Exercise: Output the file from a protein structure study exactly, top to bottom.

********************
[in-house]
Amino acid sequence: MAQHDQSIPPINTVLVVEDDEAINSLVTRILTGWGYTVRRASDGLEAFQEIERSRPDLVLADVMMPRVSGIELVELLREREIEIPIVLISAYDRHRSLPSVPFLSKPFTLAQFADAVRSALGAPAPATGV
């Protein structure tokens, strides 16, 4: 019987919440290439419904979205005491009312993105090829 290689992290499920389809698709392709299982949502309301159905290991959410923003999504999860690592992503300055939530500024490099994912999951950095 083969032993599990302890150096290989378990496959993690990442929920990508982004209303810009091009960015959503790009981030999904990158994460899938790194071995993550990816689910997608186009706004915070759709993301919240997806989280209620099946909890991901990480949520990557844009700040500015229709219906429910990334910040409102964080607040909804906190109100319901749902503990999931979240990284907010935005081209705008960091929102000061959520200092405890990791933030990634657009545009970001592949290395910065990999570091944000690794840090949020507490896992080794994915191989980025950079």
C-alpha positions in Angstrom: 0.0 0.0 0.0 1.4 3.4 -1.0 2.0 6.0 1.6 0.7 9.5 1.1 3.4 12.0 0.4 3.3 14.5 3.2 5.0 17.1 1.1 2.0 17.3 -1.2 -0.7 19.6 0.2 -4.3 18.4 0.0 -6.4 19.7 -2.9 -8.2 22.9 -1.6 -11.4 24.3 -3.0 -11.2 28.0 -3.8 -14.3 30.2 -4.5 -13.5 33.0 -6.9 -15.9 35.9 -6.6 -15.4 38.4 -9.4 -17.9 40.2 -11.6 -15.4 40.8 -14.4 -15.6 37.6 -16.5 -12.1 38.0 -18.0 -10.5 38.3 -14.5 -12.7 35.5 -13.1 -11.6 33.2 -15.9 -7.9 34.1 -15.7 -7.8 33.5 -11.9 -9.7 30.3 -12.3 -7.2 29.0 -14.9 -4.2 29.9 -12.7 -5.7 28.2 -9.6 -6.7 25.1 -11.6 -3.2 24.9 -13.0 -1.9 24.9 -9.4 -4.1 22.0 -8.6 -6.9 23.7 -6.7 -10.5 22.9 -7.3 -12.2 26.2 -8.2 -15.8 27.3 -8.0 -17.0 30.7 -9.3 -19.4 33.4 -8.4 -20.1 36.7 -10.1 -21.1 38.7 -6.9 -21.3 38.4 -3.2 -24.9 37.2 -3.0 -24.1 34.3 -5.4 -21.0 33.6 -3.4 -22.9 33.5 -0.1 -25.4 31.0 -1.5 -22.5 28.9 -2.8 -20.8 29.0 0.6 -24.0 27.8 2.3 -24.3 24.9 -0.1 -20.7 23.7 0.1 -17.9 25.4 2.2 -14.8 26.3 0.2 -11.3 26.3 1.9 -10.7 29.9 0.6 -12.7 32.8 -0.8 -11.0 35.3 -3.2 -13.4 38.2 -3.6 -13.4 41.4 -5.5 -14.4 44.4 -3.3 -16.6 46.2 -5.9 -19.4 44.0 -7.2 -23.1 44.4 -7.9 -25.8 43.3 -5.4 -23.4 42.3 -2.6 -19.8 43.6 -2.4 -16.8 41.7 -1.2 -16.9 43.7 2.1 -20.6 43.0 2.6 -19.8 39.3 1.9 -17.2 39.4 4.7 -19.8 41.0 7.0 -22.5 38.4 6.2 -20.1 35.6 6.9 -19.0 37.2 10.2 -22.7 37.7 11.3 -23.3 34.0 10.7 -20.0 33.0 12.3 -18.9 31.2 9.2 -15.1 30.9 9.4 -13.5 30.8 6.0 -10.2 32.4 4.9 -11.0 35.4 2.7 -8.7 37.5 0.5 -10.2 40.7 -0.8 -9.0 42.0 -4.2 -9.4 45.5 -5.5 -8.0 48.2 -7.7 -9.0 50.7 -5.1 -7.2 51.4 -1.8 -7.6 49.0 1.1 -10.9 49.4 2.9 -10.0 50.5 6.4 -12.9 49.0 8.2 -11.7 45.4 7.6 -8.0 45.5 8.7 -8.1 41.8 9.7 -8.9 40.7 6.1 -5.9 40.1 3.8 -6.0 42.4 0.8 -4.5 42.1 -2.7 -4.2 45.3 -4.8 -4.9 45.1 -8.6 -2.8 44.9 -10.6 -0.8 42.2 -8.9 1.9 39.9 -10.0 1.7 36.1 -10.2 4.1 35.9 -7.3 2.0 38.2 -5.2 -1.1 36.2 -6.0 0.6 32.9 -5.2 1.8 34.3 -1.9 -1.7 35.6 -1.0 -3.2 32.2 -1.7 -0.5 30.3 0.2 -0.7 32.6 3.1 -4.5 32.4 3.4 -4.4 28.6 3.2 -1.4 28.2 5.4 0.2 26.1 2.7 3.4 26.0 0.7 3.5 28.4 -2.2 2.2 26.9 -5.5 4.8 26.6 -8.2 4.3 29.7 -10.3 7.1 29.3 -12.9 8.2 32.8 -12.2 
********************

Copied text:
[in-house]
Amino acid sequence: MAQHDQSIPPINTVLVVEDDEAINSLVTRILTGWGYTVRRASDGLEAFQEIERSRPDLVLADVMMPRVSGIELVELLREREIEIPIVLISAYDRHRSLPSVPFLSKPFTLAQFADAVRSALGAPAPATGV
């Protein structure tokens, strides 16, 4: 019987919440290439419904979205005491009312993105090829 290689992290499920389809698709392709299982949502309301159905290991959410923003999504999860690592992503300055939530500024490099994912999951950095 083969032993599990302890150096290989378990496959993690990442929920990508982004209303810009091009960015959503790009981030999904990158994460899938790194071995993550990816689910997608186009706004915070759709993301919240997806989280209620099946909890991901990480949520990557844009700040500015229709219906429910990334910040409102964080607040909804906190109100319901749902503990999931979240990284907010935005081209705008960091929102000061959520200092405890990791933030990634657009545009970001592949290395910065990999570091944000690794840090949020507490896992080794994915191989980025950079």
C-alpha positions in Angstrom: 0.0 0.0 0.0 1.4 3.4 -1.0 2.0 6.0 1.6 0.7 9.5 1.1 3.4 12.0 0.4 3.3 14.5 3.2 5.0 17.1 1.1 2.0 17.3 -1.2 -0.7 19.6 0.2 -4.3 18.4 0.0 -6.4 19.7 -2.9 -8.2 22.9 -1.6 -11.4 24.3 -3.0 -11.2 28.0 -3.8 -14.3 30.2 -4.5 -13.5 33.0 -6.9 -15.9 35.9 -6.6 -15.4 38.4 -9.4 -17.9 40.2 -11.6 -15.4 40.8 -14.4 -15.6 37.6 -16.5 -12.1 38.0 -18.0 -10.5 38.3 -14.5 -12.7 35.5 -13.1 -11.6 33.2 -15.9 -7.9 34.1 -15.7 -7.8 33.5 -11.9 -9.7 30.3 -12.3 -7.2 29.0 -14.9 -4.2 29.9 -12.7 -5.7 28.2 -9.6 -6.7 25.1 -11.6 -3.2 24.9 -13.0 -1.9 24.9 -9.4 -4.1 22.0 -8.6 -6.9 23.7 -6.7 -10.5 22.9 -7.3 -12.2 26.2 -8.2 -15.8 27.3 -8.0 -17.0 30.7 -9.3 -19.4 33.4 -8.4 -20.1 36.7 -10.1 -21.1 38.7 -6.9 -21.3 38.4 -3.2 -24.9 37.2 -3.0 -24.1 34.3 -5.4 -21.0 33.6 -3.4 -22.9 33.5 -0.1 -25.4 31.0 -1.5 -22.5 28.9 -2.8 -20.8 29.0 0.6 -24.0 27.8 2.3 -24.3 24.9 -0.1 -20.7 23.7 0.1 -17.9 25.4 2.2 -14.8 26.3 0.2 -11.3 26.3 1.9 -10.7 29.9 0.6 -12.7 32.8 -0.8 -11.0 35.3 -3.2 -13.4 38.2 -3.6 -13.4 41.4 -5.5 -14.4 44.4 -3.3 -16.6 46.2 -5.9 -19.4 44.0 -7.2 -23.1 44.4 -7.9 -25.8 43.3 -5.4 -23.4 42.3 -2.6 -19.8 43.6 -2.4 -16.8 41.7 -1.2 -16.9 43.7 2.1 -20.6 43.0 2.6 -19.8 39.3 1.9 -17.2 39.4 4.7 -19.8 41.0 7.0 -22.5 38.4 6.2 -20.1 35.6 6.9 -19.0 37.2 10.2 -22.7 37.7 11.3 -23.3 34.0 10.7 -20.0 33.0 12.3 -18.9 31.2 9.2 -15.1 30.9 9.4 -13.5 30.8 6.0 -10.2 32.4 4.9 -11.0 35.4 2.7 -8.7 37.5 0.5 -10.2 40.7 -0.8 -9.0 42.0 -4.2 -9.4 45.5 -5.5 -8.0 48.2 -7.7 -9.0 50.7 -5.1 -7.2 51.4 -1.8 -7.6 49.0 1.1 -10.9 49.4 2.9 -10.0 50.5 6.4 -12.9 49.0 8.2 -11.7 45.4 7.6 -8.0 45.5 8.7 -8.1 41.8 9.7 -8.9 40.7 6.1 -5.9 40.1 3.8 -6.0 42.4 0.8 -4.5 42.1 -2.7 -4.2 45.3 -4.8 -4.9 45.1 -8.6 -2.8 44.9 -10.6 -0.8 42.2 -8.9 1.9 39.9 -10.0 1.7 36.1 -10.2 4.1 35.9 -7.3 2.0 38.2 -5.2 -1.1 36.2 -6.0 0.6 32.9 -5.2 1.8 34.3 -1.9 -1.7 35.6 -1.0 -3.2 32.2 -1.7 -0.5 30.3 0.2 -0.7 32.6 3.1 -4.5 32.4 3.4 -4.4 28.6 3.2 -1.4 28.2 5.4 0.2 26.1 2.7 3.4 26.0 0.7 3.5 28.4 -2.2 2.2 26.9 -5.5 4.8 26.6 -8.2 4.3 29.7 -10.3 7.1 29.3 -12.9 8.2 32.8 -12.2 